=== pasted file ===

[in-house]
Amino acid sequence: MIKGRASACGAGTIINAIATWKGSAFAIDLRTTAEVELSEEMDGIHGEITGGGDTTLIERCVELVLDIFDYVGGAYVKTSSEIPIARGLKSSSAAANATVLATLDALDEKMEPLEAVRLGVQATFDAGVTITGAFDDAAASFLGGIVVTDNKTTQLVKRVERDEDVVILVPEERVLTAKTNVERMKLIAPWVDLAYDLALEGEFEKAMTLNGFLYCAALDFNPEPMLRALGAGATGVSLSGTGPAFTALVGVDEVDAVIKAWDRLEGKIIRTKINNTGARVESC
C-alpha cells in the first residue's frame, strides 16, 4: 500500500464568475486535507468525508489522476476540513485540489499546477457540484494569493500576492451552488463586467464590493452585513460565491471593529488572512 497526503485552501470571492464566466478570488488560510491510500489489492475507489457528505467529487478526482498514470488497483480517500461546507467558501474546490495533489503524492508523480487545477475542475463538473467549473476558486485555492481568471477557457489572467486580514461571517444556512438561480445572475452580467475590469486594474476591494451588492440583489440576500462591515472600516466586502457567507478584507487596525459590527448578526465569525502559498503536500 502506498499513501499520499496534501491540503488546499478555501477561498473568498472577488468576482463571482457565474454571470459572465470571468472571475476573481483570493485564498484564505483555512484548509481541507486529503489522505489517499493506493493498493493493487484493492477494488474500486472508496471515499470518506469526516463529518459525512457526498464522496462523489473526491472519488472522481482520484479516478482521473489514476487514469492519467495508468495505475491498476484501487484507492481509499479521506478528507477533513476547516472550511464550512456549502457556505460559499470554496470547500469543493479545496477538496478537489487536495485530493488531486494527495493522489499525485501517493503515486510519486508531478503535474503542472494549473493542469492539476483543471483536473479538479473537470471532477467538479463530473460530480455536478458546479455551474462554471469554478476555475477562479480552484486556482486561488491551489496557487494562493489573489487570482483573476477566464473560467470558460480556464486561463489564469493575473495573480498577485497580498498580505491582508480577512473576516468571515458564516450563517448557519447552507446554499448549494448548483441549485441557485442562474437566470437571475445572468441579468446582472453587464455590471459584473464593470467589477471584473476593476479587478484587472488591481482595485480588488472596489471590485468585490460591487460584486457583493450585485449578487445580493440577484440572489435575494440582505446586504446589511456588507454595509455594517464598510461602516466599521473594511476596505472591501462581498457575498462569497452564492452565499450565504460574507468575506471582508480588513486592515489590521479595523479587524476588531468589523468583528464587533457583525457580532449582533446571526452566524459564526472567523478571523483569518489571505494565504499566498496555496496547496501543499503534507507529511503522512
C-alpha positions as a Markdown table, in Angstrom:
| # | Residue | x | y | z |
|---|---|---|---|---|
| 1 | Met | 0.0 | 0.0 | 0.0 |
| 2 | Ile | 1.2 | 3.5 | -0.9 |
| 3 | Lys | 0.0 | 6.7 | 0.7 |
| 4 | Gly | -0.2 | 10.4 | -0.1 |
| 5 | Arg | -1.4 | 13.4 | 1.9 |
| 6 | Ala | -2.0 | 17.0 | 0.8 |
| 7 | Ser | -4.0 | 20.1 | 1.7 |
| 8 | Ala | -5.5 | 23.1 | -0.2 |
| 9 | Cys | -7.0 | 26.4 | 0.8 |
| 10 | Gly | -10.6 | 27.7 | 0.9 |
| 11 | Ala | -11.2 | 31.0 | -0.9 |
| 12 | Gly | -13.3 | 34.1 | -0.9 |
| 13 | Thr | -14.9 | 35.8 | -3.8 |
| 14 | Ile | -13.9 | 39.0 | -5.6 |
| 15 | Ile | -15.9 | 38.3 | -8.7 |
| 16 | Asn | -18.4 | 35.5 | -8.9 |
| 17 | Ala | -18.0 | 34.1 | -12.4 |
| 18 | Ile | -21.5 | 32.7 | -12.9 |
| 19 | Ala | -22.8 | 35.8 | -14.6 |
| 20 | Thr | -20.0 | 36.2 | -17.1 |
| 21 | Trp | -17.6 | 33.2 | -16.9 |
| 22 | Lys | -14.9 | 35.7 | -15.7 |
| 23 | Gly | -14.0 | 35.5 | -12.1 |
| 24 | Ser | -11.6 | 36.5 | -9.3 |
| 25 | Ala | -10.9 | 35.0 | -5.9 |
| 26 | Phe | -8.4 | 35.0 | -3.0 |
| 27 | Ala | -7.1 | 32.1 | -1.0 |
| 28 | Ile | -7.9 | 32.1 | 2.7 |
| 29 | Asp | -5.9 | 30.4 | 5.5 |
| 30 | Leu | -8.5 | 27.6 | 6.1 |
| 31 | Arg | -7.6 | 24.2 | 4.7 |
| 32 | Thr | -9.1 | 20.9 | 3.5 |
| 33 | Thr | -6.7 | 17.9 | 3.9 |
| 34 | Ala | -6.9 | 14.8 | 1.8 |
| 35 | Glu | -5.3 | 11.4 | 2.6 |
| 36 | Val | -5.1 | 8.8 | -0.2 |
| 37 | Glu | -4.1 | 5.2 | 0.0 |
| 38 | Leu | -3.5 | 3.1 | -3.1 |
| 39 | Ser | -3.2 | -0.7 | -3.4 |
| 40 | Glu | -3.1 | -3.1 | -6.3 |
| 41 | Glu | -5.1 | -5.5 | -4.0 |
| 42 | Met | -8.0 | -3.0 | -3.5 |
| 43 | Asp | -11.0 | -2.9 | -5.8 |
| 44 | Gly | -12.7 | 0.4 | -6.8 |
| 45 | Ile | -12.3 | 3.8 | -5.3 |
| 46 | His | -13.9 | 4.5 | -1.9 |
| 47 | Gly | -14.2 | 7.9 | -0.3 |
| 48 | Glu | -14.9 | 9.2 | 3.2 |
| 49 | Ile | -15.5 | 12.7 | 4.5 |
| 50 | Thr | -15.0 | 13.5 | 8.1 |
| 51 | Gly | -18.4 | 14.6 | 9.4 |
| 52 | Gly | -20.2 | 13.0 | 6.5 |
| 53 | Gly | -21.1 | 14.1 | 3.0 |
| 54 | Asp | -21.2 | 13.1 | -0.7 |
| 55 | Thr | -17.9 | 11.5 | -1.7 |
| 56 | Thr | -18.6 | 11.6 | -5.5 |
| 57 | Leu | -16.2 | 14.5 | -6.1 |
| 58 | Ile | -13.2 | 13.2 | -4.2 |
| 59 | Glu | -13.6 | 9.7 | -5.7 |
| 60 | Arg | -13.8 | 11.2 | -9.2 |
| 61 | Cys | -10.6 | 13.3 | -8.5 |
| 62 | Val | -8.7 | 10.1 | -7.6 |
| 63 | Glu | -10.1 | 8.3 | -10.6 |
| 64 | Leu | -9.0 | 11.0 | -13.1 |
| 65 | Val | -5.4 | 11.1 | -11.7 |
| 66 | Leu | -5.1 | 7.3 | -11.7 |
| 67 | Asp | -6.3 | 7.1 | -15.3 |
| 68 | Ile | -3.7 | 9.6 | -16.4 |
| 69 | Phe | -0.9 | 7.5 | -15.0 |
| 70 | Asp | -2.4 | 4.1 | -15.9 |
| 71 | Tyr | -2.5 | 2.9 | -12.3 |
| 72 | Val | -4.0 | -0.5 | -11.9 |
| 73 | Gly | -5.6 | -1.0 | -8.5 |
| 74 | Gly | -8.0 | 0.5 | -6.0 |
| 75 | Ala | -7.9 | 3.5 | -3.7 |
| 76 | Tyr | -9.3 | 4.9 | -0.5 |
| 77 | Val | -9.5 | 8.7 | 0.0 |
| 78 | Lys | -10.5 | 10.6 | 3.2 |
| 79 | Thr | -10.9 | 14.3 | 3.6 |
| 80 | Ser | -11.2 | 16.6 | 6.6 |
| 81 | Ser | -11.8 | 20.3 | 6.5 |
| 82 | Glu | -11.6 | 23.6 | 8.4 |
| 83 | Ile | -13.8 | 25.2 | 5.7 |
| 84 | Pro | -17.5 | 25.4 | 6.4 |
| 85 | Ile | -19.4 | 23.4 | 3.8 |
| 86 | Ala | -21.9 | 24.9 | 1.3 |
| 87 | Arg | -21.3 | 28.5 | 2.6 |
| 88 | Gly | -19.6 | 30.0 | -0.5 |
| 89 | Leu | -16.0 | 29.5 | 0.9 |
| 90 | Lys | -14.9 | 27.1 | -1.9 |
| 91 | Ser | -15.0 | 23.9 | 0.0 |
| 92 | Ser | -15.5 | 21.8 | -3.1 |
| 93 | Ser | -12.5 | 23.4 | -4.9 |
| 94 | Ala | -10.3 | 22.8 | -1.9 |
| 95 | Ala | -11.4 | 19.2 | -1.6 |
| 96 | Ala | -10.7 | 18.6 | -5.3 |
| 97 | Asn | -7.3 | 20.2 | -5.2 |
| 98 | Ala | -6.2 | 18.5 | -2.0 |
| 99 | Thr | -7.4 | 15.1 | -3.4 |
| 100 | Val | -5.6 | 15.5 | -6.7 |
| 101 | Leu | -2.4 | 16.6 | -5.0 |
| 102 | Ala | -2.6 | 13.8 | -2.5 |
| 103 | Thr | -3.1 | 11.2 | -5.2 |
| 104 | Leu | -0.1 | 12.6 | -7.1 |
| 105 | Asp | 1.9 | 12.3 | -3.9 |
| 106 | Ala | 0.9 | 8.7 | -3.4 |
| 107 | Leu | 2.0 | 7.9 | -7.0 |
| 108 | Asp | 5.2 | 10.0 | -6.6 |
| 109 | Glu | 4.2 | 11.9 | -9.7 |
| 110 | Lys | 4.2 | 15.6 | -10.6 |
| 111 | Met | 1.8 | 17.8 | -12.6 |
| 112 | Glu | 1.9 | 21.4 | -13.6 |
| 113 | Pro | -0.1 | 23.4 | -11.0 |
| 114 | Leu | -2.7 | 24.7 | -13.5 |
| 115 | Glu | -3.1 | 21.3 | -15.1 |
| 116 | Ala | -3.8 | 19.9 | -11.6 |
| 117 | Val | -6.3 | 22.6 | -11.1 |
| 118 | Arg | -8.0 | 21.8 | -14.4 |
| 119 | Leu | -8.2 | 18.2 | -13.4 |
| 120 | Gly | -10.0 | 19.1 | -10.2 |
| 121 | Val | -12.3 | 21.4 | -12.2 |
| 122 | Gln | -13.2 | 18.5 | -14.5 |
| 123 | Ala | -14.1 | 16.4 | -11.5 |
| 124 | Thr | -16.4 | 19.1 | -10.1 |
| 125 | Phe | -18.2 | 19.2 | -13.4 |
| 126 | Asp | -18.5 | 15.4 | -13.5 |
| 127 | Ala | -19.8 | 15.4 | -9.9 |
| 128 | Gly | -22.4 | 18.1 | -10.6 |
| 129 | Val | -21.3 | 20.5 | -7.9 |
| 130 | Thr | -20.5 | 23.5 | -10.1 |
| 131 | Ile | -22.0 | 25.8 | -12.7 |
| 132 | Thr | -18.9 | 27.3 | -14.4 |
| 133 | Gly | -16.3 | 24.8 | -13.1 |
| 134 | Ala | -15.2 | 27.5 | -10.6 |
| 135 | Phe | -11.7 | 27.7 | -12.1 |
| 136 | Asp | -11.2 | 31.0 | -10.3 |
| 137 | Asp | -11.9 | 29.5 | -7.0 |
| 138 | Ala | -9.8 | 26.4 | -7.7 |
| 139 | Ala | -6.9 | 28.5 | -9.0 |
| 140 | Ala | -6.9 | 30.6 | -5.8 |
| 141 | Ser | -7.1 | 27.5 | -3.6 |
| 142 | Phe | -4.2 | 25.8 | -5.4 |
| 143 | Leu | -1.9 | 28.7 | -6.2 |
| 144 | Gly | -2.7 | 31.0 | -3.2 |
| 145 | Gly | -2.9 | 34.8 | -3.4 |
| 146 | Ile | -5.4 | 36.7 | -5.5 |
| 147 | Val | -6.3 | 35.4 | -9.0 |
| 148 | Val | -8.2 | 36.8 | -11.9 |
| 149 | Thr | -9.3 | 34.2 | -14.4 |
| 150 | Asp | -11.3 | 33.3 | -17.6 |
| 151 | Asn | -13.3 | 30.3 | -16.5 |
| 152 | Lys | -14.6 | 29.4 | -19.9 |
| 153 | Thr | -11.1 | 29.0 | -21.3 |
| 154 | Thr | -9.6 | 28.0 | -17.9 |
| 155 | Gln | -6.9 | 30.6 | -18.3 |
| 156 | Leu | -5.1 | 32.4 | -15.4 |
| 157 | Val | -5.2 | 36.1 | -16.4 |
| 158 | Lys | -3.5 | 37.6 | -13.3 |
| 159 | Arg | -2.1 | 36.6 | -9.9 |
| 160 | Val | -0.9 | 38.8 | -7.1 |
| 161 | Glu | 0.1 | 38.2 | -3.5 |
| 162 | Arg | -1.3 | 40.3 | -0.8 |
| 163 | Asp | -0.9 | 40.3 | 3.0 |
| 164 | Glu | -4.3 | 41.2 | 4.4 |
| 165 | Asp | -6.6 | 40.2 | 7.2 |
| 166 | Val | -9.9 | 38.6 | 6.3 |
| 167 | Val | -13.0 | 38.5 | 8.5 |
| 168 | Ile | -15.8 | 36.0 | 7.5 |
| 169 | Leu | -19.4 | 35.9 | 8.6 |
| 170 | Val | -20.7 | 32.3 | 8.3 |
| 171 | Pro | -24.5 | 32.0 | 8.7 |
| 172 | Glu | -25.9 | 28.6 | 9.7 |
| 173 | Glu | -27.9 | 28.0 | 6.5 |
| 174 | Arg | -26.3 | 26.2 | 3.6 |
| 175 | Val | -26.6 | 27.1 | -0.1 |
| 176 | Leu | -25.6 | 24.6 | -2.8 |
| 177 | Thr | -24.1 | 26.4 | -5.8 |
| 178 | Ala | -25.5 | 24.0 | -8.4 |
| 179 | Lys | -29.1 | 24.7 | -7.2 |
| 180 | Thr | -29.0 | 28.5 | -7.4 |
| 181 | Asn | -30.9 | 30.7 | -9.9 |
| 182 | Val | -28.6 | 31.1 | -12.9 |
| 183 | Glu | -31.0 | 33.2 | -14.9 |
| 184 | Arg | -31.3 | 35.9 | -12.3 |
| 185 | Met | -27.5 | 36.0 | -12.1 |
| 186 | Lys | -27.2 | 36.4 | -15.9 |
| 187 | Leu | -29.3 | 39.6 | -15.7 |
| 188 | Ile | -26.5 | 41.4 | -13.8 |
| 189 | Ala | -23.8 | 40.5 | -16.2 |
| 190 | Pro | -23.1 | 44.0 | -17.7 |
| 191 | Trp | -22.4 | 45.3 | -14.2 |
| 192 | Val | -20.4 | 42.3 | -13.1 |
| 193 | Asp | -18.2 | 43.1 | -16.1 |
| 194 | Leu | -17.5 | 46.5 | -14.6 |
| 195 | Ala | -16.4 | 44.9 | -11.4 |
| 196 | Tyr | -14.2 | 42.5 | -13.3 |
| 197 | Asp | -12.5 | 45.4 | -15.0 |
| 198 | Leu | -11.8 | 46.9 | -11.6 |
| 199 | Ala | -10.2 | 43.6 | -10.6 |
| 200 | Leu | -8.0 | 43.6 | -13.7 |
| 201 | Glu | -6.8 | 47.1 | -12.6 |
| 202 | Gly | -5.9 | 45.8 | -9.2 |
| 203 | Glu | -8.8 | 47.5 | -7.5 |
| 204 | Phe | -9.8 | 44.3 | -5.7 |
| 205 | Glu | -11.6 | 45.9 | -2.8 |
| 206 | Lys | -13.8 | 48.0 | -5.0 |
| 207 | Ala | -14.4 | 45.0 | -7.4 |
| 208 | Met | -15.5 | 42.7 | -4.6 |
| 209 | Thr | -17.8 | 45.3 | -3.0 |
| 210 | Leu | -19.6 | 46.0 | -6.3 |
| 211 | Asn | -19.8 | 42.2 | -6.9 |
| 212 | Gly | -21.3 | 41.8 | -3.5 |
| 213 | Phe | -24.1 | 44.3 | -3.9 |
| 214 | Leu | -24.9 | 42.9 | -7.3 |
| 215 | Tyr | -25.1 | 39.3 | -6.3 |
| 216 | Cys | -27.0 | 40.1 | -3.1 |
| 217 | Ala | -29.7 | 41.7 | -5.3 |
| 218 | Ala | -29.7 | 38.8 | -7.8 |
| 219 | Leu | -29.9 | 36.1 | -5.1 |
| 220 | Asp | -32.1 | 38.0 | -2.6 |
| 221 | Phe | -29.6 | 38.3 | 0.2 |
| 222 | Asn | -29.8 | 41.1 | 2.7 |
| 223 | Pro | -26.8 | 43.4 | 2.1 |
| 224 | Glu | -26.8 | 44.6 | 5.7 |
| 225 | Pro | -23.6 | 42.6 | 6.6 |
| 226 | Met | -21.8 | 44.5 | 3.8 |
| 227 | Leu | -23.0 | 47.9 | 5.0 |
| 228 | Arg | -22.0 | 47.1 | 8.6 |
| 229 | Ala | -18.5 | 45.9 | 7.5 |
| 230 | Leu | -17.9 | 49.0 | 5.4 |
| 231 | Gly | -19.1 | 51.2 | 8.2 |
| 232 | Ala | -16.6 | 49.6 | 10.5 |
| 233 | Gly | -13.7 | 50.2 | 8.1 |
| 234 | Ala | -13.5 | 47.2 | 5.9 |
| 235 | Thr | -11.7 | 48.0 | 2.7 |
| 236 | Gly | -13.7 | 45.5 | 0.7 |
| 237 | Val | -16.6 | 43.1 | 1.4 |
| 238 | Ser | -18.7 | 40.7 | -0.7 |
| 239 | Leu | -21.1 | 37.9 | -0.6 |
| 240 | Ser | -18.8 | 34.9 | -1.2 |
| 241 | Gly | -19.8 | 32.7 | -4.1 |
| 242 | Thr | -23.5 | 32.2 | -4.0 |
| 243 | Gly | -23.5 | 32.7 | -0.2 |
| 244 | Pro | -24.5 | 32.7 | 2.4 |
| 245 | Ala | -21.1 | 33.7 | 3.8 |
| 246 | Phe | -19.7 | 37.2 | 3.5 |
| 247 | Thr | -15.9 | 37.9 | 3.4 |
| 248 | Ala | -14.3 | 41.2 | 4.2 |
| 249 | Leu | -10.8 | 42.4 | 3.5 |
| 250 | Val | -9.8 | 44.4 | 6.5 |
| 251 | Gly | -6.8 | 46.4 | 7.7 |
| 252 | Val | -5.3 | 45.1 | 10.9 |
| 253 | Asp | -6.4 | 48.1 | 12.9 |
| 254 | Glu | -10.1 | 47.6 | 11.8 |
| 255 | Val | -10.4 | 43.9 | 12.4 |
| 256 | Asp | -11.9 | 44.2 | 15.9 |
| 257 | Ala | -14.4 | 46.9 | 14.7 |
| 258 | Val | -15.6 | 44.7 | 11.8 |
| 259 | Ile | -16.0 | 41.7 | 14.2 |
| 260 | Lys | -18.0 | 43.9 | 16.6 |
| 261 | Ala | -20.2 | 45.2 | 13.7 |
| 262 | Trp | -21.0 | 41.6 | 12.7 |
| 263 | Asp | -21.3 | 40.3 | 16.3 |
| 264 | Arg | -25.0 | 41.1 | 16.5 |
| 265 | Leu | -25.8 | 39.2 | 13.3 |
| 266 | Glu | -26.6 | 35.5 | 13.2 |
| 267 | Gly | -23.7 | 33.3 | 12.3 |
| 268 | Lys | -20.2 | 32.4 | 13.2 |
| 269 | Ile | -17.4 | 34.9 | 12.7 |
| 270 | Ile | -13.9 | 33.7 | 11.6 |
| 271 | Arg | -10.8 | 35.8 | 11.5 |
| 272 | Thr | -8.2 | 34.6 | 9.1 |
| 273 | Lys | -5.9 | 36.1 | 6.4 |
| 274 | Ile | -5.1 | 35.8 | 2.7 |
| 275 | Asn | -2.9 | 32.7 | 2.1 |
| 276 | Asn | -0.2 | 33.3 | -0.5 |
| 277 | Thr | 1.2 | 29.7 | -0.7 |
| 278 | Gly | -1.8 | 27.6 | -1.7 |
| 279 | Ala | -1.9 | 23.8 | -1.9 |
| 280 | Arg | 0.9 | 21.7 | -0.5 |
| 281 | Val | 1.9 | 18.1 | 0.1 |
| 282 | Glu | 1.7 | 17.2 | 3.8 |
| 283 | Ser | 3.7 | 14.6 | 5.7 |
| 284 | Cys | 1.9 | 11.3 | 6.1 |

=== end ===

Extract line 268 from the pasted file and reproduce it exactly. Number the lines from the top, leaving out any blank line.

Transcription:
| 262 | Trp | -21.0 | 41.6 | 12.7 |